TCD Professor in Applied Physics Gives Inaugural Lecture on ‘Intelligent Energy Options for the Future’

Posted on: 03 December 2008

On the occasion of  Professor Igor Shvets’ inaugural lecture  entitled ‘Intelligent Energy Options for the Future’ as Chair in Applied Physics at the School of Physics  which took place  this week, Professor Shvets outlined the opportunities that could be pursued by scientists and engineers in order to reduce consumption of fossil fuels. This includes developing new technologies and material that can lead to greater efficiency in the energy extraction from the fossil fuels and development of sources of energy that are not based on fossil fuels at all. Professor  Shvets discussed in particular challenges to wide-scale utilisation of the solar energy.

In the course of the lecture he questioned how  “green” the current electric power generating technologies were and what role scientists and engineers could play in reducing carbon dioxide emissions from mainstream power production facilities. 

On transport related issues and in particular the world’s fascination with the petrol car,  Professor  Shvets discussed what could be done to move to a more sustainable situation and how technology could improve the emissions for petrol cars.  He discussed the electric car and in particular the main problems with electric cars and what improvements and innovations were required to make the electric car commonplace.

He discussed the hydrogen car in terms of its competitiveness and elucidated the key technological roadblocks associated with the hydrogen car. 

Prof igor shvets at a molecular beam epitaxy (mbe) thin film deposition system located in on of tcd's research laboratories in crann.

Prof Igor Shvets at a Molecular Beam Epitaxy (MBE) Thin Film Deposition System located in on of TCD’s research laboratories in CRANN.

In relation to solar power, he argued that solar power is the ultimate green energy and that Ireland should not be afraid to engage in solar energy research due to her northerly latitude.  According to Professor Shvets: “At the end of the day it is global market and the technology pioneers will win large economic rewards. After all, the world’s solar energy research capital is in Hamburg which does not get much more sun power than Ireland.” Professor Shvets will outline what is required to make solar power a competitive source of energy for the earth.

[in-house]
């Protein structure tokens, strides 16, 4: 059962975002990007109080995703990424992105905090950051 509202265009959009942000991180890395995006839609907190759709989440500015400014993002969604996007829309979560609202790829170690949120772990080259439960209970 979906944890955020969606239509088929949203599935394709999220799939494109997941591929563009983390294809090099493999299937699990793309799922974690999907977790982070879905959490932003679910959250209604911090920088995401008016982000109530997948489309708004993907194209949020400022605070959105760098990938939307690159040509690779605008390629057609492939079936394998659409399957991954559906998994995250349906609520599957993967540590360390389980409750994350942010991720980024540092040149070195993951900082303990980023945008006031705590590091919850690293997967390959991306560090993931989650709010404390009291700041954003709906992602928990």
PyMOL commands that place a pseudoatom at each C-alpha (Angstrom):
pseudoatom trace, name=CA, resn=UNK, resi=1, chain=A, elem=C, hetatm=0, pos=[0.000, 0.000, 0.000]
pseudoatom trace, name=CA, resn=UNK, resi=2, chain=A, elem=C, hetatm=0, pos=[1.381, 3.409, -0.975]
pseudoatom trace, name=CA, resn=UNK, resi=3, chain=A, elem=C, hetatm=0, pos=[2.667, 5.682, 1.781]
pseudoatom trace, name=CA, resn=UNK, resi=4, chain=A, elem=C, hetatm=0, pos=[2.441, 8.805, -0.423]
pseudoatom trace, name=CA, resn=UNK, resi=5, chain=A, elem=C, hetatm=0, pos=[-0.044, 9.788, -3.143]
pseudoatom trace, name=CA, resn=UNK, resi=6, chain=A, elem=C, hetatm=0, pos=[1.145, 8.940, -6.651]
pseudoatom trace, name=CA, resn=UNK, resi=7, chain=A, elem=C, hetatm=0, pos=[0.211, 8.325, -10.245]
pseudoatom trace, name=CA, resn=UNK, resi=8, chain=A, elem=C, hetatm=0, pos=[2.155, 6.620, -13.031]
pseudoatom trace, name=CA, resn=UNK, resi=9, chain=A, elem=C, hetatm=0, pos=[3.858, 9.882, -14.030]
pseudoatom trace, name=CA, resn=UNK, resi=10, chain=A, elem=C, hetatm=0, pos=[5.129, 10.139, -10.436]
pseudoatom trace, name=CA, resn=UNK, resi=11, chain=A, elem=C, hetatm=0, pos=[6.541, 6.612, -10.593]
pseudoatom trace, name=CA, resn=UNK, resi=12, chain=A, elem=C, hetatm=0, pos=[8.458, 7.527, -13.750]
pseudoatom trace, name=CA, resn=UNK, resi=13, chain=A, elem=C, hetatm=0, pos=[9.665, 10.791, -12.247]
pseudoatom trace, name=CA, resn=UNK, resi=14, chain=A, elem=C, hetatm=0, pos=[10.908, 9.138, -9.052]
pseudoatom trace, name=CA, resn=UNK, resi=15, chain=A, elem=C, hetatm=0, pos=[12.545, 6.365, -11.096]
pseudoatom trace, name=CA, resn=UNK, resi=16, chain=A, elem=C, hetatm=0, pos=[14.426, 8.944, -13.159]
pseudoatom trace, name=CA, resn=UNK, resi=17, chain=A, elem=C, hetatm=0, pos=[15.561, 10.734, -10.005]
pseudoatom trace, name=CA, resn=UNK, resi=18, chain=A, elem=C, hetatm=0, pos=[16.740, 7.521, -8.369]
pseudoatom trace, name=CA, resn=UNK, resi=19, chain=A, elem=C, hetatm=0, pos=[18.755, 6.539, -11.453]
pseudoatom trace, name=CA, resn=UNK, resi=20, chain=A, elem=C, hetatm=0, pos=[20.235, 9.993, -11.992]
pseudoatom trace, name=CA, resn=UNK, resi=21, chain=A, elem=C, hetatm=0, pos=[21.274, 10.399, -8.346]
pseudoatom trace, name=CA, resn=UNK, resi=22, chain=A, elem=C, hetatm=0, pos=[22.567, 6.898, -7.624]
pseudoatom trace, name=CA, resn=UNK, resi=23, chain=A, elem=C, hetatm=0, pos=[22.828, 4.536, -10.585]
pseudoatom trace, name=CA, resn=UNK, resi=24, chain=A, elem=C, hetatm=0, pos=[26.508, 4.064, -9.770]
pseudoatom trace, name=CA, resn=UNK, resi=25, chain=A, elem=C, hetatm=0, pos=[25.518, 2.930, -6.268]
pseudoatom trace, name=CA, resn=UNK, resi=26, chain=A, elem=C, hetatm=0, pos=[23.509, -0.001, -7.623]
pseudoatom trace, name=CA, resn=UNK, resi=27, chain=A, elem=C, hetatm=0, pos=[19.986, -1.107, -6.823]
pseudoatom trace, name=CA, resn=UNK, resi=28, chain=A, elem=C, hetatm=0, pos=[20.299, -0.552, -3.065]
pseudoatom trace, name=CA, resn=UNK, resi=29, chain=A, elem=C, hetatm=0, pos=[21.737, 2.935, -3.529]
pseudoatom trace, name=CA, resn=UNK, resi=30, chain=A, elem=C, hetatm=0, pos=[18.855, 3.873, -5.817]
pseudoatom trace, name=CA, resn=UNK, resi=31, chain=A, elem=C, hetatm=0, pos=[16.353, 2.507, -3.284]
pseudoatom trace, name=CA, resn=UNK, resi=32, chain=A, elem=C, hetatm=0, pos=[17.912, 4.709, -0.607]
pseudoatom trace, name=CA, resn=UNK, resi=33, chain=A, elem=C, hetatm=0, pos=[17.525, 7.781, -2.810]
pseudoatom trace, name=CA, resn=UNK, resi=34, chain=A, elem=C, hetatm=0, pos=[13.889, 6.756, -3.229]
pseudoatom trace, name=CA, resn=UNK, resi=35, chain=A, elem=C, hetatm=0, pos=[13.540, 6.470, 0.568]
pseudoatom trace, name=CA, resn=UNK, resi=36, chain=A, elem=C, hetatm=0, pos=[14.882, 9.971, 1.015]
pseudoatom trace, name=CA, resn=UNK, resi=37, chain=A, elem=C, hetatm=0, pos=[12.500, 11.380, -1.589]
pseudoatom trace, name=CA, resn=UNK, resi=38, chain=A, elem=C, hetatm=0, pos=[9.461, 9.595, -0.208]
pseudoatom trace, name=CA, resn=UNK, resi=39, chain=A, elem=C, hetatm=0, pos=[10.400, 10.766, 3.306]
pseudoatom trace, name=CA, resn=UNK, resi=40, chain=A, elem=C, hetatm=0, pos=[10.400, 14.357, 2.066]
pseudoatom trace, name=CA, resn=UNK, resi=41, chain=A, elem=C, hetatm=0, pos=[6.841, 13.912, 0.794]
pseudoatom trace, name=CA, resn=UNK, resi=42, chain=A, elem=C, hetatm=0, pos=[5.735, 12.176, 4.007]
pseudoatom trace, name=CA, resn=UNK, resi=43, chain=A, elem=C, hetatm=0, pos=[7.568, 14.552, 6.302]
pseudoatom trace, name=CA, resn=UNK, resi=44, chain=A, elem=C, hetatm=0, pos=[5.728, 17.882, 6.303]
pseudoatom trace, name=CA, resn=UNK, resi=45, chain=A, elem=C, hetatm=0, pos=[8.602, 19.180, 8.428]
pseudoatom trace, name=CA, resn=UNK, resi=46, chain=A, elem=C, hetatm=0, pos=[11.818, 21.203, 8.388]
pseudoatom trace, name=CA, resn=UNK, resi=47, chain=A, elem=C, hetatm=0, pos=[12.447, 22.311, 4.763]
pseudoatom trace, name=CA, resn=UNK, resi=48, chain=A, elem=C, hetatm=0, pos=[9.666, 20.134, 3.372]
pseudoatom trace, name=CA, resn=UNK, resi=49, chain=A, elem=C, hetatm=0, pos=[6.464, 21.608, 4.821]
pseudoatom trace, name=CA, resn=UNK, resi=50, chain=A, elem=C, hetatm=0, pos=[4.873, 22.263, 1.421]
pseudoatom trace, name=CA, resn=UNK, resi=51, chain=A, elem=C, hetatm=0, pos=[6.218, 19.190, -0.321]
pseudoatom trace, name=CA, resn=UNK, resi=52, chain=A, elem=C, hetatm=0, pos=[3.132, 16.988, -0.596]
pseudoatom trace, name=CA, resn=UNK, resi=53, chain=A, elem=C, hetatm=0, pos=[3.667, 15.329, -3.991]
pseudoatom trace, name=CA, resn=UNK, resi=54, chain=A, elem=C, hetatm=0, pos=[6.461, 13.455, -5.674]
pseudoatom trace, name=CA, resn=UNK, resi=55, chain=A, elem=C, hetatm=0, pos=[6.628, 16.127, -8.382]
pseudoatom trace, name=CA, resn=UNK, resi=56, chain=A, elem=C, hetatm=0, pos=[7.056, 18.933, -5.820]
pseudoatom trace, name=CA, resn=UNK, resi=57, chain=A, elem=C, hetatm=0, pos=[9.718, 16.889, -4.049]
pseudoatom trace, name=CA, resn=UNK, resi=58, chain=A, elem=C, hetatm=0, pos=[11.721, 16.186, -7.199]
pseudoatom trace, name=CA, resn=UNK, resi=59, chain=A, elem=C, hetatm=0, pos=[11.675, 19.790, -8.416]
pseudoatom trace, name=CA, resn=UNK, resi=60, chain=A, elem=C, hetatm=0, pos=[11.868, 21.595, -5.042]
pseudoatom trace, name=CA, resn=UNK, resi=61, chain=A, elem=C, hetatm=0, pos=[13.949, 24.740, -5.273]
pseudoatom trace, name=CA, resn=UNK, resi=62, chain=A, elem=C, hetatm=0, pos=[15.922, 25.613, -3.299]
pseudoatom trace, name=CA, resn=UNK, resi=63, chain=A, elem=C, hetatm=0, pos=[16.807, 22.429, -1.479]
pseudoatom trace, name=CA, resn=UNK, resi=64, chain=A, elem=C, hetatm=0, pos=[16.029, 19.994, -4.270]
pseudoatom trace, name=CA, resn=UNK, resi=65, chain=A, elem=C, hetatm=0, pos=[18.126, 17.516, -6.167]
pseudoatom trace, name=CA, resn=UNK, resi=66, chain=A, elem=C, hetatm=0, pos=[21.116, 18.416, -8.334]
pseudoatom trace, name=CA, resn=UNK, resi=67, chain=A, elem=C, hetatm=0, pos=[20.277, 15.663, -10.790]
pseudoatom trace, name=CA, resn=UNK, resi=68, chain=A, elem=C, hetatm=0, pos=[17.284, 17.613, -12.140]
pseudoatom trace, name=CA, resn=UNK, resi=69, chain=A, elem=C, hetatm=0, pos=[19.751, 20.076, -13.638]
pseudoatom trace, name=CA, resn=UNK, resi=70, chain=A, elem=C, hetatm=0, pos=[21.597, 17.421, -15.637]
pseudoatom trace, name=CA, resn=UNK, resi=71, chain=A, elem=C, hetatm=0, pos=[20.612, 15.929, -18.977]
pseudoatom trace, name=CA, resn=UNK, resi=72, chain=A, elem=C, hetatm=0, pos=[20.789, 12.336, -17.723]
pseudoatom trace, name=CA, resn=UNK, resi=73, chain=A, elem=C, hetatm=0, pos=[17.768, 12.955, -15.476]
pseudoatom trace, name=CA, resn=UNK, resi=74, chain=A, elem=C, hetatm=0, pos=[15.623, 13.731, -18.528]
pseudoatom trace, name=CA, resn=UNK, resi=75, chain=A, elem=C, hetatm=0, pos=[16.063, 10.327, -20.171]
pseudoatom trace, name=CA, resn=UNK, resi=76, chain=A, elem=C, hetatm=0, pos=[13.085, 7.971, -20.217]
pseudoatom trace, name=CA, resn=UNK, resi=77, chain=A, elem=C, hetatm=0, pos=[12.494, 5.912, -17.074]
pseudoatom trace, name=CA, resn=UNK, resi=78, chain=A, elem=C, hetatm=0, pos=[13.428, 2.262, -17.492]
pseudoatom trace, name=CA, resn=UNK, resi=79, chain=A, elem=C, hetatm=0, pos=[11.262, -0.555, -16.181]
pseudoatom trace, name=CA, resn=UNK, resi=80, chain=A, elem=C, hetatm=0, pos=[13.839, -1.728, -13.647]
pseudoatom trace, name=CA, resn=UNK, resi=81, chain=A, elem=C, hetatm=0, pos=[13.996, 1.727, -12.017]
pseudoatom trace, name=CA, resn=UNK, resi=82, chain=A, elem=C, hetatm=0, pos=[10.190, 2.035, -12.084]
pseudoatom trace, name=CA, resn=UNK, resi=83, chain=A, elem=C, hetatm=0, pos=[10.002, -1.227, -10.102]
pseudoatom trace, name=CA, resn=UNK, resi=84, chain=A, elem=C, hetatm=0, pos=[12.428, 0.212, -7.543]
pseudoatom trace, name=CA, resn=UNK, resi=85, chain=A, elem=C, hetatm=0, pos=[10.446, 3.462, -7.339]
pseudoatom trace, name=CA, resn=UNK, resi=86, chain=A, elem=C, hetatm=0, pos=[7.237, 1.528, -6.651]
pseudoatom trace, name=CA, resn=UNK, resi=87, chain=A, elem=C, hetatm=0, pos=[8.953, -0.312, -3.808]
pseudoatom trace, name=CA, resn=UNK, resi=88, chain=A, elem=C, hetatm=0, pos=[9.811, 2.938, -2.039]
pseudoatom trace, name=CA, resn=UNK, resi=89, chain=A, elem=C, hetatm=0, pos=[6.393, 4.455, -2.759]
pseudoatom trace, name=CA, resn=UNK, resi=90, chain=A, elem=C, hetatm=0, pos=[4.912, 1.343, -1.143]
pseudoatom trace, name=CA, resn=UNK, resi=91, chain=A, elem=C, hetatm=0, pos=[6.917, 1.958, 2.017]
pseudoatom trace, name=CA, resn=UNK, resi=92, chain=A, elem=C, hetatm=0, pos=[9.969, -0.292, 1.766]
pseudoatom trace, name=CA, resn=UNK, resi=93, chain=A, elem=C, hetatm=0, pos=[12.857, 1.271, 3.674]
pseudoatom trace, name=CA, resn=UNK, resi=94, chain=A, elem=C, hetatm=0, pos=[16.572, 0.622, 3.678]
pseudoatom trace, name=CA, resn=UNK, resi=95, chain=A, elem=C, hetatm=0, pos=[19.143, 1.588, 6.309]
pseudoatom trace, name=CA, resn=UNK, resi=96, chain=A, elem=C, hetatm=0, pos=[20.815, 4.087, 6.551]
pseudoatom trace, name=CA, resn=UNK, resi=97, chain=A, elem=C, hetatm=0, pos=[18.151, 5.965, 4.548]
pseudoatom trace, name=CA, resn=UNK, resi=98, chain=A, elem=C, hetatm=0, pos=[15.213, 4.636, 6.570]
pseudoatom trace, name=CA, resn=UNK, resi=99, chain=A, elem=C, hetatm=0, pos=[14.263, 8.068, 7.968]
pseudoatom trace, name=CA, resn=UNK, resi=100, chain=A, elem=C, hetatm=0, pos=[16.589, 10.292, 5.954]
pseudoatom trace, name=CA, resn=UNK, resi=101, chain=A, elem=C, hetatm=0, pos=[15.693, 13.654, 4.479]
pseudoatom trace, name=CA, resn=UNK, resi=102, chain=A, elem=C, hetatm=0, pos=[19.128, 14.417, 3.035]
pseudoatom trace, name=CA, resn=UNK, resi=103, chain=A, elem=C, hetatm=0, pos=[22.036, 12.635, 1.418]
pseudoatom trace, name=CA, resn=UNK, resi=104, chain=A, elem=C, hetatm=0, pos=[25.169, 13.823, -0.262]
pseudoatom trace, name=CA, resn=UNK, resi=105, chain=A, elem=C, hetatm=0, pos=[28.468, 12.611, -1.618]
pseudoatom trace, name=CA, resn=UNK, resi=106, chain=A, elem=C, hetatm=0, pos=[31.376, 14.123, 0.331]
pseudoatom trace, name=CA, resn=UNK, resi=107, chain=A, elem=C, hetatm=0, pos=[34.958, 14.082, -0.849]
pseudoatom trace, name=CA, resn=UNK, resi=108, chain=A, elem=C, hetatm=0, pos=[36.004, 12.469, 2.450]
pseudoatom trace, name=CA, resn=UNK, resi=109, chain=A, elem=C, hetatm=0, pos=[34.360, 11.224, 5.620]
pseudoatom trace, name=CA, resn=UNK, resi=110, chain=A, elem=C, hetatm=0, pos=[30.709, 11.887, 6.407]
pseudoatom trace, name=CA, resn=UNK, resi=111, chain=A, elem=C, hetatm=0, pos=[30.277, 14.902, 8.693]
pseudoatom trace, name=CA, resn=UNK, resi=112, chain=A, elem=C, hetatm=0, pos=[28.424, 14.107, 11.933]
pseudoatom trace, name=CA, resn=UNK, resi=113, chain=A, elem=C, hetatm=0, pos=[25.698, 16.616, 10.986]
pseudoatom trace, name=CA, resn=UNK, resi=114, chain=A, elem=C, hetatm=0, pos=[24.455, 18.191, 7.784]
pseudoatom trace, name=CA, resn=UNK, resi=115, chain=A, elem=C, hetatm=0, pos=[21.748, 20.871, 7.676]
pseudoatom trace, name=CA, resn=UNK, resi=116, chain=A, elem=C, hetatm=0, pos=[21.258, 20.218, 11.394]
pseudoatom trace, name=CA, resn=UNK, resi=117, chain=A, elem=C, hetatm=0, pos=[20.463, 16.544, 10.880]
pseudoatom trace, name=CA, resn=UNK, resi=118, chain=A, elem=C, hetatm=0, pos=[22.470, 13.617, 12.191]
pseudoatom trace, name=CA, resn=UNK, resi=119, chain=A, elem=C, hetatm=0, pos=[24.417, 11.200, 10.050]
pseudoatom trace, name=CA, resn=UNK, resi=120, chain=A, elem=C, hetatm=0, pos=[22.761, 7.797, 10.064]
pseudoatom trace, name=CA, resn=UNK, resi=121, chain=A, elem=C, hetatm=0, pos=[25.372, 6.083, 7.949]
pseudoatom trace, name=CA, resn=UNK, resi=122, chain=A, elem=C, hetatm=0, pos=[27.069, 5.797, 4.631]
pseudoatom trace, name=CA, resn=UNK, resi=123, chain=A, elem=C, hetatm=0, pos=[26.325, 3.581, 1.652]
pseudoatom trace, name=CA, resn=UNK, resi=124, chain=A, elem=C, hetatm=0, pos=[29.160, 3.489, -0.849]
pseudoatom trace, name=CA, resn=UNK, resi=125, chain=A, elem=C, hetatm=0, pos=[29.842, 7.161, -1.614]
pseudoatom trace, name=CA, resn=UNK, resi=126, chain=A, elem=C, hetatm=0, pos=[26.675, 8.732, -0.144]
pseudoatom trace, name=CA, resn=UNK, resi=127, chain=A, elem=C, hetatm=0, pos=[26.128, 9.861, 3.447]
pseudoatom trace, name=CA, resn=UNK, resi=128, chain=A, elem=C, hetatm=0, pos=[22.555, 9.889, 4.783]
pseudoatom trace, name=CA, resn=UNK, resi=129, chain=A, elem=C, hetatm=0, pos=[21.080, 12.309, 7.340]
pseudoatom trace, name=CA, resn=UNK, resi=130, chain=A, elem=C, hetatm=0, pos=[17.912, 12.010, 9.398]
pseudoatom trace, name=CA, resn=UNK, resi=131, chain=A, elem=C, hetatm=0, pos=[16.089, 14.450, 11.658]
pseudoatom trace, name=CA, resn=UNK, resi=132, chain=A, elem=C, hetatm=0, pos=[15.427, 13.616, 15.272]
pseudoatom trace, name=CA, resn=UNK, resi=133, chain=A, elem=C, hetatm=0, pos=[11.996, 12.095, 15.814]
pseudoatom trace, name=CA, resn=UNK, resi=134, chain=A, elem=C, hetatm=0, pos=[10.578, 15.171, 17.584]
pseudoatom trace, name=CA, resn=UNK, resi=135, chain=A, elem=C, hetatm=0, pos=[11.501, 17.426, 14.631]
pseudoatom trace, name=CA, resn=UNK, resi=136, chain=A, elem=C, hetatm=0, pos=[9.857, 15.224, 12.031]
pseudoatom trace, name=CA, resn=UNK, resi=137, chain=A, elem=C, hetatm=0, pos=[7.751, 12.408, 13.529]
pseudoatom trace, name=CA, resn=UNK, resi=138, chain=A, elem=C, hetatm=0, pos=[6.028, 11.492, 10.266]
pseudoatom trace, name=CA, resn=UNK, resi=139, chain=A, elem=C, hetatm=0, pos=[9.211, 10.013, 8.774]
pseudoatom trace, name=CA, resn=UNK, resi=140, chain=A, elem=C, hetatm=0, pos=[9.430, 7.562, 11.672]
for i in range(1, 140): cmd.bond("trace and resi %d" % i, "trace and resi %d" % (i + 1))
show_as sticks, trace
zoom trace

In concluding the lecture, Professor Shvets  unveiled his ‘Specific Irish Solution to an Irish Energy Problem’. Commenting on its significance, Professor Shvets says: “This is an innovative energy solution that that takes into account her unique landscape and geographic location. It could help Ireland drastically reduce not only its carbon dioxide emissions but also its reliance on imported fuel sources.”        

Notes to the Editor
About  Professor Shvets
Professor Igor Shvets holds a Personal Chair in Applied Physics, created in 2007 in recognition of his scientific and professional contribution to his discipline and to Trinity College Dublin.  He is also the recipient of two consecutive Science Foundation Ireland Principal Investigator Awards.  Professor Shvets leads one of the country’s most active research groups routinely publishing 12 – 15 papers annually in international peer reviewed journals.  His main research interests are the in fields of advanced materials and nanoscience.  Professor Shvets is also a serial inventor and entrepreneur, having successfully spun out two campus companies as a result of his research.  He was awarded the Trinity College Dublin Entrepreneur of the Year in 2005.  Professor Shvets is the inventor on over 50 patent and patent applications in Europe and the US.